Staff in further education colleges have a statutory duty to safeguard and promote the welfare of children under the Children Act 2004 in the same way that school staff do. This includes all students aged between 14 and 18. FE colleges also have a duty to protect vulnerable adults who may study on their premises and who have similar legislative protection.
Child protection policies
All colleges should have a written policy on child protection. In the unlikely event that a college does not have a written policy, it is imperative that reps raise this issue as soon as possible.
It is important that policies on child protection are implemented in conjunction with staff and are accompanied by full training. This should include sessions on each section of the policy and how it should be implemented, giving examples of scenarios and how staff should deal with them. This should clear up any grey areas, where staff feel unsure what to do if they suspect child abuse in a particular situation.
Colleges should also be mindful that any training should be updated and reviewed regularly to ensure that any changes to policies are fully understood.
Specific training should also be considered for those working with particularly vulnerable groups, including students with learning difficulties or disabilities. New staff should receive full copies of guidelines/policies at induction, as well as full training on their use.
All colleges should have a senior member of staff who has designated responsibility for child protection and who must have received the appropriate training in dealing with child protection concerns. That designated person should be fully conversant with the multi-agency approach to child protection, which incorporates the local social services department and the police. It also includes the local child safeguarding board, which brings together all relevant parties in relation to child protection.
It is likely that the local safeguarding board will have a place for a representative from a local FE college; that person should cascade information to other colleges and their designated child protection persons. Relationships with all other agencies should be clear and focused so that advice and assistance is available when needed, and a decision on whether to refer to one or more of the agencies can be made quickly and efficiently.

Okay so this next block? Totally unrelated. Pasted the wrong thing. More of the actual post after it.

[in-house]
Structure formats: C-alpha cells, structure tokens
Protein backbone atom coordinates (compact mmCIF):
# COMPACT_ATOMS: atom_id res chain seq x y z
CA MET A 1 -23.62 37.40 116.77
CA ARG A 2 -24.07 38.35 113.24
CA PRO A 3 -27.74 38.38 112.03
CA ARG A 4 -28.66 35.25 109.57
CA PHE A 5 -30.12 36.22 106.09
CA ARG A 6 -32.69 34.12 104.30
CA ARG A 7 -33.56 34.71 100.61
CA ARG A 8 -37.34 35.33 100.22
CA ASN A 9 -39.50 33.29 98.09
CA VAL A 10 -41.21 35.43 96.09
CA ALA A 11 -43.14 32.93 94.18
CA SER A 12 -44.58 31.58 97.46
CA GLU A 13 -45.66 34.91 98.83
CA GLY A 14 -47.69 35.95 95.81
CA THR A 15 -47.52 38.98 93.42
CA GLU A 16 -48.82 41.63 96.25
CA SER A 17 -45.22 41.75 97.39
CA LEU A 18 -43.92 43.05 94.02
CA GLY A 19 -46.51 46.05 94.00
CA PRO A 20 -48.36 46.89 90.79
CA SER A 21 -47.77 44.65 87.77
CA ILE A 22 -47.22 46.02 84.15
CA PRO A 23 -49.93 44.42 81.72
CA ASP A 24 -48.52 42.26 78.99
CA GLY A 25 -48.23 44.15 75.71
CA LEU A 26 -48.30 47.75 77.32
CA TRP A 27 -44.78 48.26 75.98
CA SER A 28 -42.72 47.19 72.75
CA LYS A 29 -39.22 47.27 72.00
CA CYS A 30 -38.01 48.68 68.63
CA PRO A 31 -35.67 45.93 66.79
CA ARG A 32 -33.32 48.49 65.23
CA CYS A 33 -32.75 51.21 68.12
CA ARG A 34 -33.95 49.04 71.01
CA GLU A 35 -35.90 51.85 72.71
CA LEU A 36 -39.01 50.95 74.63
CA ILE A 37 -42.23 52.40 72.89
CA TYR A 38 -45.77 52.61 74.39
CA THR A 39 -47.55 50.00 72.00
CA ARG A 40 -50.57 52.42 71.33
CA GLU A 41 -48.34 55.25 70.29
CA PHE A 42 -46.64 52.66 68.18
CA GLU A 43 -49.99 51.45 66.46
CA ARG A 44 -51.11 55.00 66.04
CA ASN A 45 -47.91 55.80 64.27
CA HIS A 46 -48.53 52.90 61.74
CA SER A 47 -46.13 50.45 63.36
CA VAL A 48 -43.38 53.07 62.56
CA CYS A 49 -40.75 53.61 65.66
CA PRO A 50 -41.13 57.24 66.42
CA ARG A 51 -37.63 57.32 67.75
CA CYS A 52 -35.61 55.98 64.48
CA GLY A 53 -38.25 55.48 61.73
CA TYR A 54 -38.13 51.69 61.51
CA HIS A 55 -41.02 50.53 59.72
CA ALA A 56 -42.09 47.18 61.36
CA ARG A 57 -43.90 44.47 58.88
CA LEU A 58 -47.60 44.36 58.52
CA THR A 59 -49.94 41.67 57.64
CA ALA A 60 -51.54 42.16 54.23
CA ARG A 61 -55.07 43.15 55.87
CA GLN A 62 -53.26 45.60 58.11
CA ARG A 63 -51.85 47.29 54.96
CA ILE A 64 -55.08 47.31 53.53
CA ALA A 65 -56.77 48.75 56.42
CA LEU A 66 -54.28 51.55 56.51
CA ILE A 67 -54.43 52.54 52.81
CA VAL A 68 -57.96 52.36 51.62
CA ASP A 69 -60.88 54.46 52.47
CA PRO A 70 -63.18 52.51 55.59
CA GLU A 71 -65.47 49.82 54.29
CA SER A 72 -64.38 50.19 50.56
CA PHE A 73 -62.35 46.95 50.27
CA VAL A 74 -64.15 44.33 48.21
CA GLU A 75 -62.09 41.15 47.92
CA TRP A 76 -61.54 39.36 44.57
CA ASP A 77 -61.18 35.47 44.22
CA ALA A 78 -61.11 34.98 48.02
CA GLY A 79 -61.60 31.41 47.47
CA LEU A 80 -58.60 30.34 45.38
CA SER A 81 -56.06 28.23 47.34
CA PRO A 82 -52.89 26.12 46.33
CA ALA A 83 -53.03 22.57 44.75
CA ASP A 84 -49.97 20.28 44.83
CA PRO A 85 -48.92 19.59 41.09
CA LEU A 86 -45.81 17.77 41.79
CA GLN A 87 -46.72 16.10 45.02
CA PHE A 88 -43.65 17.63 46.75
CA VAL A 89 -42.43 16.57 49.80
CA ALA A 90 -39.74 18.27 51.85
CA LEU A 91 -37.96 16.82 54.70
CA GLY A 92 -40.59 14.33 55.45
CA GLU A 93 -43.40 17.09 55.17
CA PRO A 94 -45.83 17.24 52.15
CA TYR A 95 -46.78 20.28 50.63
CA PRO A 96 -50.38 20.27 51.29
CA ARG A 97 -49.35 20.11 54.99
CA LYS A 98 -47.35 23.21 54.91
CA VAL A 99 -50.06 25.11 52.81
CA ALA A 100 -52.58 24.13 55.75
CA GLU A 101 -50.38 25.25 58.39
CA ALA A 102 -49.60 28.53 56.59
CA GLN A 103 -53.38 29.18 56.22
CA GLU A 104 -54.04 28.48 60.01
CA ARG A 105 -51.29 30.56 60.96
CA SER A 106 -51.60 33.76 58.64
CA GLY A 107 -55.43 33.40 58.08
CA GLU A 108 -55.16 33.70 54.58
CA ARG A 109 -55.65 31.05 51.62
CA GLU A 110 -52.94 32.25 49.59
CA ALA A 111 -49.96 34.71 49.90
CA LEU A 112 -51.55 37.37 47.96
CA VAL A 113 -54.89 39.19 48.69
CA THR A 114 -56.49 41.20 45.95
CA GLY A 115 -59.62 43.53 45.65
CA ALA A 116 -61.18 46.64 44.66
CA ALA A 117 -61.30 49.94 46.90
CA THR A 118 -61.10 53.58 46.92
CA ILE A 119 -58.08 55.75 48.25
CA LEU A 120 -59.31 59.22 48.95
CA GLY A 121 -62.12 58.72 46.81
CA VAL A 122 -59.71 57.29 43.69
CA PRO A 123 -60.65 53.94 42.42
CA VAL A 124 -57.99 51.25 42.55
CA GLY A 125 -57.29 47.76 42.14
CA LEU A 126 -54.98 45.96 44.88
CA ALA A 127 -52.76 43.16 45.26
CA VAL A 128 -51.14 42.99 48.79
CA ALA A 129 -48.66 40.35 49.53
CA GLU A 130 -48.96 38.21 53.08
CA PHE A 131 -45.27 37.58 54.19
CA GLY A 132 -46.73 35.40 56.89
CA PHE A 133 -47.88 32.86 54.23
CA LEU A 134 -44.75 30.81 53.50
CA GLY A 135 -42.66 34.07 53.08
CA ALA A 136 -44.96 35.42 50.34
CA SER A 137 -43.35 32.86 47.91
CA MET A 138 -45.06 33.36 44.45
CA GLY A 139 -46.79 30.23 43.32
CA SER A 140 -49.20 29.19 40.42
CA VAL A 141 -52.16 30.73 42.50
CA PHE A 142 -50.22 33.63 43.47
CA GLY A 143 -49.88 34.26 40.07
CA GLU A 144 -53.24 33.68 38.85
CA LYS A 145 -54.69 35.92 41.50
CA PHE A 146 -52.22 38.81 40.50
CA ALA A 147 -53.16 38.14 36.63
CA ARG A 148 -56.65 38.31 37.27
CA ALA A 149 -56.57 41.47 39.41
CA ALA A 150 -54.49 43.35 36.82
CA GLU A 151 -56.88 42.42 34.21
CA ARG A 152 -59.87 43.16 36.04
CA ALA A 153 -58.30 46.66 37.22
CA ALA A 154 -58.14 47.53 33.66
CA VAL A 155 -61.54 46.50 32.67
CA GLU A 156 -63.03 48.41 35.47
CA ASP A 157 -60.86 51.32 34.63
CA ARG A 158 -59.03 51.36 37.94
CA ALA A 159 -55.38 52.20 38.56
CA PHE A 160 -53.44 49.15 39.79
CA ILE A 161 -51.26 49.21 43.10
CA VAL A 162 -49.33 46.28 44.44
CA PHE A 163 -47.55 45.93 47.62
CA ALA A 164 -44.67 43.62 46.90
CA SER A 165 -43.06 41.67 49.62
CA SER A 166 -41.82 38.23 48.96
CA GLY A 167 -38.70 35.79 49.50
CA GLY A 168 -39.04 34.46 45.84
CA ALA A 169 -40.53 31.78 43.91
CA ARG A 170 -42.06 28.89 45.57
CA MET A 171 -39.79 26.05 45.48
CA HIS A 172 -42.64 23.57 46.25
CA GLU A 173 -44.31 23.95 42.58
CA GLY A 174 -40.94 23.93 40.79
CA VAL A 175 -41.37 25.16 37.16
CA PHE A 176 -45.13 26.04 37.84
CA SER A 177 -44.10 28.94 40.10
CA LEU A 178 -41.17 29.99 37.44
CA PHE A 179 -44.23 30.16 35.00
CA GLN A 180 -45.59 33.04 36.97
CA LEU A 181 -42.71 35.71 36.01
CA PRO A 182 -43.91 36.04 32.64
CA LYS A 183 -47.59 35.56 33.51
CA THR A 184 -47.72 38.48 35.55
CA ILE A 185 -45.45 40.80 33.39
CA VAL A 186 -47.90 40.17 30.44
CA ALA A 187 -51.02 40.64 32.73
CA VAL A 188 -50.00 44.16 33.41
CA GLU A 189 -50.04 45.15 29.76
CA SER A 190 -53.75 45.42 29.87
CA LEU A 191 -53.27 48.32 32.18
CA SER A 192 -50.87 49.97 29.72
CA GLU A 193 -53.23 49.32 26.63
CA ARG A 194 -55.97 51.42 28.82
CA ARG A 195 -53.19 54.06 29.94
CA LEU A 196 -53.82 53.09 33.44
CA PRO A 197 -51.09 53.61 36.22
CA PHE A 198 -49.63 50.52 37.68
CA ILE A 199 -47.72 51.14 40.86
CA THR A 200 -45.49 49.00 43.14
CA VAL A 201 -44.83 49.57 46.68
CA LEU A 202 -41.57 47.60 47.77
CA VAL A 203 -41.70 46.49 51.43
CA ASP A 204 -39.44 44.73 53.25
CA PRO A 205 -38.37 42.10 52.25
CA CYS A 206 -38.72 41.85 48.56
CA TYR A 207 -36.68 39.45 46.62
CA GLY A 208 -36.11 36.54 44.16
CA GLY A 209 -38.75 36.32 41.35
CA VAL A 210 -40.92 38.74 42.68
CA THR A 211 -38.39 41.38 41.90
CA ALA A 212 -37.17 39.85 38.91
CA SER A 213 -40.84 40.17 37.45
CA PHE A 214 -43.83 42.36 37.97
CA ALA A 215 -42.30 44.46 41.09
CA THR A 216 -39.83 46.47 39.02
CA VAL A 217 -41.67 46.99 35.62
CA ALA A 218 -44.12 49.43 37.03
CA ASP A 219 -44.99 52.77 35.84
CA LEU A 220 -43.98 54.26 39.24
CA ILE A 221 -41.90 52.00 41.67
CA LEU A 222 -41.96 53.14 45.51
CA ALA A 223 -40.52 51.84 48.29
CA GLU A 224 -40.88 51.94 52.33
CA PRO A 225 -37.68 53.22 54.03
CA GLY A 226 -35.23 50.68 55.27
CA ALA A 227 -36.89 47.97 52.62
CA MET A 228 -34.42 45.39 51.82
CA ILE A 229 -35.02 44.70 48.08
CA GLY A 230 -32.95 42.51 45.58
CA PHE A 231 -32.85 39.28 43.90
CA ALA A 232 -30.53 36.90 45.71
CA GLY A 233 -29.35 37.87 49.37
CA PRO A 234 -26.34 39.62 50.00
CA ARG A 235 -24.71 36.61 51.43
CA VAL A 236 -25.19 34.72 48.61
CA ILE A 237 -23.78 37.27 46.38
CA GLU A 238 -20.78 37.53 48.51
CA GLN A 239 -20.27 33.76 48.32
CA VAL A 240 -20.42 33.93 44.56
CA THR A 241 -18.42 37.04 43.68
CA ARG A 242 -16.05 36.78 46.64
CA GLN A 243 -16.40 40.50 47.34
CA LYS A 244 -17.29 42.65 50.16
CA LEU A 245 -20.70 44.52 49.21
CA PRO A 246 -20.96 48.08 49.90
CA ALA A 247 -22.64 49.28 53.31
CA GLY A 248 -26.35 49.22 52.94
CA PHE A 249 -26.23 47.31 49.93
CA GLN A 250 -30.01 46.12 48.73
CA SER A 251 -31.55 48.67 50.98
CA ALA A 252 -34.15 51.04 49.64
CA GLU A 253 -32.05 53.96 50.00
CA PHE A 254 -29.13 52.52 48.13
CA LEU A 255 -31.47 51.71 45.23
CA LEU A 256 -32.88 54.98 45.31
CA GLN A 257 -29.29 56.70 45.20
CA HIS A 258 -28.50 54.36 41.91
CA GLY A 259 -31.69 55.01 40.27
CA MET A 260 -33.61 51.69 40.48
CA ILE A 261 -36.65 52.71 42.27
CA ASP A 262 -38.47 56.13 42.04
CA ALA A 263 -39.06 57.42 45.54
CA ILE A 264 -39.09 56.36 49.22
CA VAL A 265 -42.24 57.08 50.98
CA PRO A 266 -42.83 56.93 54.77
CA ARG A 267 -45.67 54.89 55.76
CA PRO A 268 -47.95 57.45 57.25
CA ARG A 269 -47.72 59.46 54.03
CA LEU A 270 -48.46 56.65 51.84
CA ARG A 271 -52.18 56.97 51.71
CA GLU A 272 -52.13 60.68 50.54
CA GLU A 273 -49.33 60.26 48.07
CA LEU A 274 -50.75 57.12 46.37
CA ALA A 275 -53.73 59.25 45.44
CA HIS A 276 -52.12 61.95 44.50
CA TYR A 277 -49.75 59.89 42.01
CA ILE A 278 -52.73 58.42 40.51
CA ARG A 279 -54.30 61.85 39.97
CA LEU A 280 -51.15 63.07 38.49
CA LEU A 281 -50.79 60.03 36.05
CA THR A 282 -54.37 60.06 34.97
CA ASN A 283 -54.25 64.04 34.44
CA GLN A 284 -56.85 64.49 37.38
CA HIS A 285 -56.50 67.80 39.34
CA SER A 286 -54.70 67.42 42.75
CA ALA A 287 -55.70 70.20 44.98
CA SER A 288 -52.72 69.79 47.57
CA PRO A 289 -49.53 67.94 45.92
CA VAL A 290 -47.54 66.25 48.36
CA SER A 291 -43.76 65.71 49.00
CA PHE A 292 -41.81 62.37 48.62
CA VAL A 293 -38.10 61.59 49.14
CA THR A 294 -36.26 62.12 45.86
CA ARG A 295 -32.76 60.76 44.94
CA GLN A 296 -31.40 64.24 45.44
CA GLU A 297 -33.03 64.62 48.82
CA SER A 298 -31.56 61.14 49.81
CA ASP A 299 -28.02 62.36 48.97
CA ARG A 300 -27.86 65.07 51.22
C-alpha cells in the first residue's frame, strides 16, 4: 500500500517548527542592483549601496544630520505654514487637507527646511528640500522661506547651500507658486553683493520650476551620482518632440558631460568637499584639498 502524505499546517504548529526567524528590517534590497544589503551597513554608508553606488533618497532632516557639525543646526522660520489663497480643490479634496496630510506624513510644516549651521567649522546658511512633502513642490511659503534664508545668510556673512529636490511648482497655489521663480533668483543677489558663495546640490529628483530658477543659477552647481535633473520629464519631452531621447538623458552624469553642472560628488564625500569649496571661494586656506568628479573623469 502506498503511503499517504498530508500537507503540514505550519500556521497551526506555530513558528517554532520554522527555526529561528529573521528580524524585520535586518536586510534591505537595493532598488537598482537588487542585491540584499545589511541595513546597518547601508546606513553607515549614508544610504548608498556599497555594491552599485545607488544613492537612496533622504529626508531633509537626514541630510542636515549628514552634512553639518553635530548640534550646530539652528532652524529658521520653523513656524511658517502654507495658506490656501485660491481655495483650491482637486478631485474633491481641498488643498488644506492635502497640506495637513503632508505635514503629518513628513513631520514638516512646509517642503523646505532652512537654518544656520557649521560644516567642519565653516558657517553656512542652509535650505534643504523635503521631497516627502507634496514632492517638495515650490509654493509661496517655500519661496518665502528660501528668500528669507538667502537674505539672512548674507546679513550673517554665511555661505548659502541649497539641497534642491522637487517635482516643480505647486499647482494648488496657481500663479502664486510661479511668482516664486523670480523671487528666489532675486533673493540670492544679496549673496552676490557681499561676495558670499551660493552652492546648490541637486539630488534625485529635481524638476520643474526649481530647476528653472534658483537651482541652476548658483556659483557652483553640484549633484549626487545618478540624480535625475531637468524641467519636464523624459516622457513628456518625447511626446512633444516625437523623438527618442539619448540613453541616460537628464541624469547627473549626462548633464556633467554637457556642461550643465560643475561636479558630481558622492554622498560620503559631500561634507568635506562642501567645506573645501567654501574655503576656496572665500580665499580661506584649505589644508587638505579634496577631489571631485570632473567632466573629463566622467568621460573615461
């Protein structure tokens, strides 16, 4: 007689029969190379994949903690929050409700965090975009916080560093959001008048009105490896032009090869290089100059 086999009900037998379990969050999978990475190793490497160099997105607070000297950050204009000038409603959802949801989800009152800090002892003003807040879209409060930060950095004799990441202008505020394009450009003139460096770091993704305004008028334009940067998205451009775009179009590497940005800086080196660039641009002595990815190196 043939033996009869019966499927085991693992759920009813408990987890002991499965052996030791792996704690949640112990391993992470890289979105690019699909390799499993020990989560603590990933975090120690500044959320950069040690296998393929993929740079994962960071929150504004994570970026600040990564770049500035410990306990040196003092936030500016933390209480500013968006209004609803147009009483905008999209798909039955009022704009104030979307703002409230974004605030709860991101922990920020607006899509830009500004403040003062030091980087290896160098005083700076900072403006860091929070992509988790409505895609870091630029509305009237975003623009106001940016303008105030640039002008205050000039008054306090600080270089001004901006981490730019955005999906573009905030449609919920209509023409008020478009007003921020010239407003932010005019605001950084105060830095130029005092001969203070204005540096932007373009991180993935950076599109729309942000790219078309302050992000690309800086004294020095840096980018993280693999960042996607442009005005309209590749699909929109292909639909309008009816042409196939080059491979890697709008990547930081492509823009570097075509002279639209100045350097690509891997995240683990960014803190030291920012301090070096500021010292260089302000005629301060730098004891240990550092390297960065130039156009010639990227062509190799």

Staff that receive any information regarding a child protection issue, or suspect that a student might have a problem, should pass the information on to the designated person only. It is not the responsibility of general staff to investigate suspected cases of abuse. The designated person is responsible for making the judgement on a child protection issue, and whether to pass that information on to the appropriate authorities for investigation.
All employees have a responsibility to be familiar with, and to understand, the college’s child protection procedures and to report any disclosures or concerns they have to the relevant person. Abuse can occur in all cultures, racial and religious groups. Staff must be sensitive and respectful of ethnic and cultural backgrounds. However, these factors must not be used as a reason for non-intervention.
Students should be advised that staff cannot guarantee confidentiality and may need to share information with others. If a student confides in a member of staff and requests that the information is kept secret, it is important the member of staff tells the student that he or she has a responsibility to refer cases of alleged abuse to the designated person for the student’s own safety. However, the student should be assured that the matter will be disclosed only to people who need to know about it, and will be kept confidential as far as is possible.
Suggested action plan for NEU reps
- Ask for a copy of your college’s child protection policy if you haven’t already got one.
- Check whether the college hosts other vulnerable groups to which the policy should apply.
- Discuss with NEU members how effective the policy is in practice.
- Ask members whether they feel they have been appropriately trained on the use of the policy.
- Ask members if they think there are things which aren’t included in the policy that should be.
- After obtaining feedback from members, raise issues with the college either via a specific meeting or, where NEU is recognised, through the joint consultative structures.